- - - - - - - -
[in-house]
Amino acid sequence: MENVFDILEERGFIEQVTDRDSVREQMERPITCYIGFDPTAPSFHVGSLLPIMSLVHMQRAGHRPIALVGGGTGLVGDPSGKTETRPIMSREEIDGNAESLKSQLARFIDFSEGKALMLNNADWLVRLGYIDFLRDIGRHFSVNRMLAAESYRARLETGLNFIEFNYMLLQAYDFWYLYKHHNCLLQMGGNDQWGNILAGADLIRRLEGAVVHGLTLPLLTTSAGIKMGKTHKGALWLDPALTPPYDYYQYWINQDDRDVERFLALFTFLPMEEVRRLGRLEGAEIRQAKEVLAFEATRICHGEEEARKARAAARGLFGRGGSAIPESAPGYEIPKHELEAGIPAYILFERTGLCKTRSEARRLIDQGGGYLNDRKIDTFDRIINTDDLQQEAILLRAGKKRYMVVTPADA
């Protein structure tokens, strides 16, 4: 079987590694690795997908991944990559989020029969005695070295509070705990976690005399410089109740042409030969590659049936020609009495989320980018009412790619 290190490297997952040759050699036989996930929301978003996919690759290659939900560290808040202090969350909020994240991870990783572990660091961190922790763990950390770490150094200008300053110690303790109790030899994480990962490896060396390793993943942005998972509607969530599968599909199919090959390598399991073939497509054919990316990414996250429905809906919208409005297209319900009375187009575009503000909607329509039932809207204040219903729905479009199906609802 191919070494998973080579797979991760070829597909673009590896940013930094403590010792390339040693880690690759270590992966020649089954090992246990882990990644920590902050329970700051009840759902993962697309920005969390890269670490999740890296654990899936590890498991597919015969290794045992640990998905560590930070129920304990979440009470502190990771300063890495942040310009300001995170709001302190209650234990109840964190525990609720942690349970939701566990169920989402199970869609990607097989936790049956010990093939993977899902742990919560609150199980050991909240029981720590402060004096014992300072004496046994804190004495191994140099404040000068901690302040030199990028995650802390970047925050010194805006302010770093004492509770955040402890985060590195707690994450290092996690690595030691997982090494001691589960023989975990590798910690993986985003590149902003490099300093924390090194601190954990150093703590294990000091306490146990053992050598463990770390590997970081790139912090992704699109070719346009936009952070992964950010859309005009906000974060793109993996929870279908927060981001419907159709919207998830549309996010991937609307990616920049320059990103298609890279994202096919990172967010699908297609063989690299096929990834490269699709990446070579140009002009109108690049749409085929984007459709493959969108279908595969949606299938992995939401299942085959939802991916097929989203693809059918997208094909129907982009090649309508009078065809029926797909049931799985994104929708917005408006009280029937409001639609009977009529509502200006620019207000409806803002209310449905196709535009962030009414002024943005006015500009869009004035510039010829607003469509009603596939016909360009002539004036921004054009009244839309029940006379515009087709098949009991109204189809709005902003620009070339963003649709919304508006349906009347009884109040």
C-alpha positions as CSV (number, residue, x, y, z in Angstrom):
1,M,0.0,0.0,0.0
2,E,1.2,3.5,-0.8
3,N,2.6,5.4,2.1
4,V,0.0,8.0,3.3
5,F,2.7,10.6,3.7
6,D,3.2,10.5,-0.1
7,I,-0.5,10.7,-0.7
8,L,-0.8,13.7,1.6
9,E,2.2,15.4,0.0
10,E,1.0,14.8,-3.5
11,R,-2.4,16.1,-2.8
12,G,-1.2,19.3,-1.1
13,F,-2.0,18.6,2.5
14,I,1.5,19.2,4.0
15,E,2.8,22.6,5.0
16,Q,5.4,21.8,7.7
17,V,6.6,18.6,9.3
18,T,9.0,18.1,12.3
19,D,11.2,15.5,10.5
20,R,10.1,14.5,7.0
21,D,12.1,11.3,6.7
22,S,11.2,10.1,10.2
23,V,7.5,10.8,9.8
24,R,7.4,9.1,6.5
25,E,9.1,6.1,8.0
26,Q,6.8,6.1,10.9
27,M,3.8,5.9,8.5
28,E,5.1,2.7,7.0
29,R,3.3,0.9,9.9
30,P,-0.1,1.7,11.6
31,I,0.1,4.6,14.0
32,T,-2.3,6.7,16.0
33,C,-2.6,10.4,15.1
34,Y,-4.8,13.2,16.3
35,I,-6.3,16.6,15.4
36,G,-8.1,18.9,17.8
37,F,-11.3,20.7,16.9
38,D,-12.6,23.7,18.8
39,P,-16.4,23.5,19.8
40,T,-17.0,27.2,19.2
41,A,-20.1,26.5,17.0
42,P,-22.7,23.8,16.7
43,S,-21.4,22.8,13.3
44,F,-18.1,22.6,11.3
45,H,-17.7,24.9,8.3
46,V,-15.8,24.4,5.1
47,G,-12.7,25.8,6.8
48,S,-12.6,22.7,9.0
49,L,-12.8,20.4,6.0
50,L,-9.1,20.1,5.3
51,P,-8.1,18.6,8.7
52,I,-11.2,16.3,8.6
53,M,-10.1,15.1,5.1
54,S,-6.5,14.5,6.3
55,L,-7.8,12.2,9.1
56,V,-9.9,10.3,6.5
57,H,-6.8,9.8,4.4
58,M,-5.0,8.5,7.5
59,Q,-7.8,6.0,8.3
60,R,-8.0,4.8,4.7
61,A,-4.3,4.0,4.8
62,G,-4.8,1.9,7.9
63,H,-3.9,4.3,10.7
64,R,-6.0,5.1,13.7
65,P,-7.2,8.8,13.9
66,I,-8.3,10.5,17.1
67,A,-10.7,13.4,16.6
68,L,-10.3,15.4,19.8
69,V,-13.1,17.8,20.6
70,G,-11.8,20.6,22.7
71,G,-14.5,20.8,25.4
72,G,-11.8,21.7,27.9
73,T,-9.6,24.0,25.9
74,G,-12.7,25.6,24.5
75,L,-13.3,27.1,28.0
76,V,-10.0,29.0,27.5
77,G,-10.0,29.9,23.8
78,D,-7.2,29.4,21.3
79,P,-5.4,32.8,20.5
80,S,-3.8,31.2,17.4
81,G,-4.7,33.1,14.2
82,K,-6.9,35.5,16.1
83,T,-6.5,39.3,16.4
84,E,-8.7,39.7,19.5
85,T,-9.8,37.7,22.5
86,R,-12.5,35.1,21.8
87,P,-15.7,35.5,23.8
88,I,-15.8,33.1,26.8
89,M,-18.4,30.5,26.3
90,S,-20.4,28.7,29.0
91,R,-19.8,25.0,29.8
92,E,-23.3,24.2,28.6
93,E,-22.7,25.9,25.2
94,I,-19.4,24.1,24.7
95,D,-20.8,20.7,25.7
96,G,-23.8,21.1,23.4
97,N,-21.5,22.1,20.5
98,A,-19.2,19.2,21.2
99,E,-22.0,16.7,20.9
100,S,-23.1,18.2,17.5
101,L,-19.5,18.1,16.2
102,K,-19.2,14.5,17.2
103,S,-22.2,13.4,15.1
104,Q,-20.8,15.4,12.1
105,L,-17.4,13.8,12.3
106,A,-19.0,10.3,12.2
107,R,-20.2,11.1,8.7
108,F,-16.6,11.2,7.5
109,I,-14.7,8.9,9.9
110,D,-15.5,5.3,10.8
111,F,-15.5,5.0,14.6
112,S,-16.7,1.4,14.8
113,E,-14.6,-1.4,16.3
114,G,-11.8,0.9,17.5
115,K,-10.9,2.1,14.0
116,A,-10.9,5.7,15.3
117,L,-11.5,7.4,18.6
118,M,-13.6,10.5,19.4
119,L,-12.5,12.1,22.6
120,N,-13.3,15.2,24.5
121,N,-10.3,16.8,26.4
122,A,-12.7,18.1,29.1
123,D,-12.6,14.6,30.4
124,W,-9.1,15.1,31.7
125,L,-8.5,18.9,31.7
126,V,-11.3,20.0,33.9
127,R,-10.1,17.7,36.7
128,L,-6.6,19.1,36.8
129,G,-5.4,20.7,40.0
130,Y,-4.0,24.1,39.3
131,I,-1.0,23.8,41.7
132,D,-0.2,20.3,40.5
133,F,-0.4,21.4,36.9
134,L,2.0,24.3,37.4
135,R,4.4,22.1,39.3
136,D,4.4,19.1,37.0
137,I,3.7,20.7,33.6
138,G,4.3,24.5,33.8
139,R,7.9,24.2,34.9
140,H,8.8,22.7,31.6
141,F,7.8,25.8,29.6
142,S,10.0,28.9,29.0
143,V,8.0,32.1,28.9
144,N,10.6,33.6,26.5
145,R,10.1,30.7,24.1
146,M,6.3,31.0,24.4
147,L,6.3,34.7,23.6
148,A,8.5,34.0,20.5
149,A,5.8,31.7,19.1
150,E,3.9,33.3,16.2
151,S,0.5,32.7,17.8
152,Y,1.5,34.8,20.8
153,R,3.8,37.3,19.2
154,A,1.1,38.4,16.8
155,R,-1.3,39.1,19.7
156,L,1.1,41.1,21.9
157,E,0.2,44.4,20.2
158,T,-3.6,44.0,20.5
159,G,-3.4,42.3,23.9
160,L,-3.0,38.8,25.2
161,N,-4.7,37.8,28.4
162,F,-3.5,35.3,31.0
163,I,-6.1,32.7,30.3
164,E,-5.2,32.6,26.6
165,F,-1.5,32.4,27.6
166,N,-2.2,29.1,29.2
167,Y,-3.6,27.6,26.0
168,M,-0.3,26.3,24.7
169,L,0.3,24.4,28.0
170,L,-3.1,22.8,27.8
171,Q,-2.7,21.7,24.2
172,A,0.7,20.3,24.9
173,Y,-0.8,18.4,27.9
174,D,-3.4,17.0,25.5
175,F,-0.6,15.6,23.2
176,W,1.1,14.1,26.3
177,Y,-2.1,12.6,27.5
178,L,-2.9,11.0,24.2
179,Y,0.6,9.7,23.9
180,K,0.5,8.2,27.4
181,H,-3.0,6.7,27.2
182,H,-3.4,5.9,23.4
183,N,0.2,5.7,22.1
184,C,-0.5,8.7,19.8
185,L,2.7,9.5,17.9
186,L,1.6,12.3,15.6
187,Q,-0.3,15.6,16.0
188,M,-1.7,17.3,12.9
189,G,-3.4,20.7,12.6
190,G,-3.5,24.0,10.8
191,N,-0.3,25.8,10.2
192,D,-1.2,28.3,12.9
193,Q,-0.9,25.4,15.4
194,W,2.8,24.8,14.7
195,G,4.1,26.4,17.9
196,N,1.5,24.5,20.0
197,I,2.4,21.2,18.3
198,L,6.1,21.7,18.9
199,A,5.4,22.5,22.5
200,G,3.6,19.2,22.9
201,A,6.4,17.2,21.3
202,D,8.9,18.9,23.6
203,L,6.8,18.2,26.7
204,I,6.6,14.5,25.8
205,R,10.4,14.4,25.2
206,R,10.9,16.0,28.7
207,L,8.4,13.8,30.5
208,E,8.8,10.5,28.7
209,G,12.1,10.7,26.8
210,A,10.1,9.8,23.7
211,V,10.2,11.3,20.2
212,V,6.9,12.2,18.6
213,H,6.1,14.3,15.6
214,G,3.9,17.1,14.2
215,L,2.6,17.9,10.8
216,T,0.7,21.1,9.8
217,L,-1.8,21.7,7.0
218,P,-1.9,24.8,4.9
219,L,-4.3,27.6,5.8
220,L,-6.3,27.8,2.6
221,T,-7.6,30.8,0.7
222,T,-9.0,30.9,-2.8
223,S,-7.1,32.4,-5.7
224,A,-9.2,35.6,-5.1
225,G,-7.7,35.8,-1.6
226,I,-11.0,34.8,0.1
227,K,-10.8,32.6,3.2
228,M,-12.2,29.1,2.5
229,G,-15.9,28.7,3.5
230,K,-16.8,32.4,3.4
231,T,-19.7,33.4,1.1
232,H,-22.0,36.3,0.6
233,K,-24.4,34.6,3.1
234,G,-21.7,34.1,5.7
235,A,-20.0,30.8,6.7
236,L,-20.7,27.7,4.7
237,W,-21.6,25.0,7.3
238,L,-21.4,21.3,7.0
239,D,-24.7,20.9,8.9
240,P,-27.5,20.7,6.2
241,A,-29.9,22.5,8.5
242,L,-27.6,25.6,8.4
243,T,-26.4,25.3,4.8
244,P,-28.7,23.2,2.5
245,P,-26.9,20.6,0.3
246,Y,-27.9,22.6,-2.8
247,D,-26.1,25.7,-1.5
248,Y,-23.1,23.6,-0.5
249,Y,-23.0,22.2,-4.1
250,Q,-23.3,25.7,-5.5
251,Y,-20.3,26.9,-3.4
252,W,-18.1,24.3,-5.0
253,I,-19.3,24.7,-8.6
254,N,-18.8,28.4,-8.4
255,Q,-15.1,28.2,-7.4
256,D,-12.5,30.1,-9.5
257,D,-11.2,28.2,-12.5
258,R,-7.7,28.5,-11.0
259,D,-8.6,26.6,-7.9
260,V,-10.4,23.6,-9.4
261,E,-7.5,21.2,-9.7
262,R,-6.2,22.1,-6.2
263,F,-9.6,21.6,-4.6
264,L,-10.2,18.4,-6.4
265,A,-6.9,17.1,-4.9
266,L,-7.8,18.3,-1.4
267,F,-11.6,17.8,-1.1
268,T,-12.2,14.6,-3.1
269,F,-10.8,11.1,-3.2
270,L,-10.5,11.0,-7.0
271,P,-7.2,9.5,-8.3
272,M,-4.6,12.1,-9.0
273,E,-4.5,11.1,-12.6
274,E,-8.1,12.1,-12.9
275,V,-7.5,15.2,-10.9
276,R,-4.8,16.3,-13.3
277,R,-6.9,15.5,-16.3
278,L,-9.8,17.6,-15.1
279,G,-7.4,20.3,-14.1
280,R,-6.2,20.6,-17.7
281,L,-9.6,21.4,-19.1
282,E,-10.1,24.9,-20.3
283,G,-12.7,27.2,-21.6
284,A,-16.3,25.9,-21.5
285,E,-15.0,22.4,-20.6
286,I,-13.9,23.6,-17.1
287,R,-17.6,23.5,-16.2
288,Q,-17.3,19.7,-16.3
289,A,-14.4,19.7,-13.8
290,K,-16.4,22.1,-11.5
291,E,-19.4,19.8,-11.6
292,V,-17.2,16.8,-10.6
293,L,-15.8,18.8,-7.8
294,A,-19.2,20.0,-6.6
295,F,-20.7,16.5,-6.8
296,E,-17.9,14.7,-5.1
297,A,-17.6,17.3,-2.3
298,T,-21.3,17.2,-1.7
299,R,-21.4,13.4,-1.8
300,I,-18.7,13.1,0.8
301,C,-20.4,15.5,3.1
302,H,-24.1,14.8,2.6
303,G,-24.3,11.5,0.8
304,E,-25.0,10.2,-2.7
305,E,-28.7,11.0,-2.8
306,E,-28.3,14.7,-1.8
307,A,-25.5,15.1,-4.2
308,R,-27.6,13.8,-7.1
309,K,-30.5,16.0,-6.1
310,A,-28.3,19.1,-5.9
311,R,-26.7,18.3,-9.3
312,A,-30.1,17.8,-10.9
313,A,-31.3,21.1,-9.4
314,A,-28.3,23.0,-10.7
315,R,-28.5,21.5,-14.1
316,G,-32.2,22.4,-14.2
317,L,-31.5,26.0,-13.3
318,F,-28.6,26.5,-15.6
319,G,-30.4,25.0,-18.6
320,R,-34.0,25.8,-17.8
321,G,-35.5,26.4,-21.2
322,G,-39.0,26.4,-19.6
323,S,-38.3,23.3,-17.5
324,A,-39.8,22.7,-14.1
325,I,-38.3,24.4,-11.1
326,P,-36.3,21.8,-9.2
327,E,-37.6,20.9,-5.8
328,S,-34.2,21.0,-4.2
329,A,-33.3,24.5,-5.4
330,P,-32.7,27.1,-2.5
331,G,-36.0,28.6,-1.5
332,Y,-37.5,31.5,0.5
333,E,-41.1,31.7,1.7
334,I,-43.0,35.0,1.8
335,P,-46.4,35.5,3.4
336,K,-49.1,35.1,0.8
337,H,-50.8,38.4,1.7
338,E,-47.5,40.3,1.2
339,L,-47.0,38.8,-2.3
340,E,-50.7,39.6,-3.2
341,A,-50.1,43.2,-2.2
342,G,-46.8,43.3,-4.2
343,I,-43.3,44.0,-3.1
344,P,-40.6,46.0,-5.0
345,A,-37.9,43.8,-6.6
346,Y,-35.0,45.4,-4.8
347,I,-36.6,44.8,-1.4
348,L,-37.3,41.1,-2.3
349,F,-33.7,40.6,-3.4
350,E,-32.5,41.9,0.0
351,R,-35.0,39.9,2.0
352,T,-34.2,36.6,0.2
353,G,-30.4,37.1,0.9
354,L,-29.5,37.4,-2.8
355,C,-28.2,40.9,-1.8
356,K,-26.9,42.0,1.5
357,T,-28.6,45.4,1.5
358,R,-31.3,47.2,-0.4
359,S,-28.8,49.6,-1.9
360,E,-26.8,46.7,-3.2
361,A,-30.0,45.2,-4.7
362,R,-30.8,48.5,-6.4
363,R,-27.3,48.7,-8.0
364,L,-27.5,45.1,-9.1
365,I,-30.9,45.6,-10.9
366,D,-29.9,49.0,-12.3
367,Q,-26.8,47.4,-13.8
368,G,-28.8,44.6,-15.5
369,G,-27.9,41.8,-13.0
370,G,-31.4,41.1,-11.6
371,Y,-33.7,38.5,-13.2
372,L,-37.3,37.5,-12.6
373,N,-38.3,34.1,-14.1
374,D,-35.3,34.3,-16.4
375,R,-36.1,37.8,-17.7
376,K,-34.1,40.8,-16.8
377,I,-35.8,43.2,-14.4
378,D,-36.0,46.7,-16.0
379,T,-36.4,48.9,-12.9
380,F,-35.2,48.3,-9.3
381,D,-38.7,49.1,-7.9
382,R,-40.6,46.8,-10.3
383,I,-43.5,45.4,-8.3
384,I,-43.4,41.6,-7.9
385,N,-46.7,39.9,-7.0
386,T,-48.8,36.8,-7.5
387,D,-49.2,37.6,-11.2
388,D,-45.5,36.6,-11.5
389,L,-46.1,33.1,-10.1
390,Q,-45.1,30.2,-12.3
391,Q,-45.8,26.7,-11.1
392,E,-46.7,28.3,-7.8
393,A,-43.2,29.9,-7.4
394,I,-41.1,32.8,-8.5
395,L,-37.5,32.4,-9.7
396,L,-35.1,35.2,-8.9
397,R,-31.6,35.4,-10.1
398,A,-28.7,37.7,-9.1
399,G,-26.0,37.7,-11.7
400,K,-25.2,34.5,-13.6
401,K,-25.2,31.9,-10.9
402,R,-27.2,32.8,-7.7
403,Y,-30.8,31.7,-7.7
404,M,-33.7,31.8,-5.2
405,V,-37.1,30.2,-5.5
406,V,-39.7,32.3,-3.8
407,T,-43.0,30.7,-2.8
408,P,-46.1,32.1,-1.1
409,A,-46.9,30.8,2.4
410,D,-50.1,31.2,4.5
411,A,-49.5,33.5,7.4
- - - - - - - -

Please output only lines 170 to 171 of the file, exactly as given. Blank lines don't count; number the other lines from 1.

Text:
166,N,-2.2,29.1,29.2
167,Y,-3.6,27.6,26.0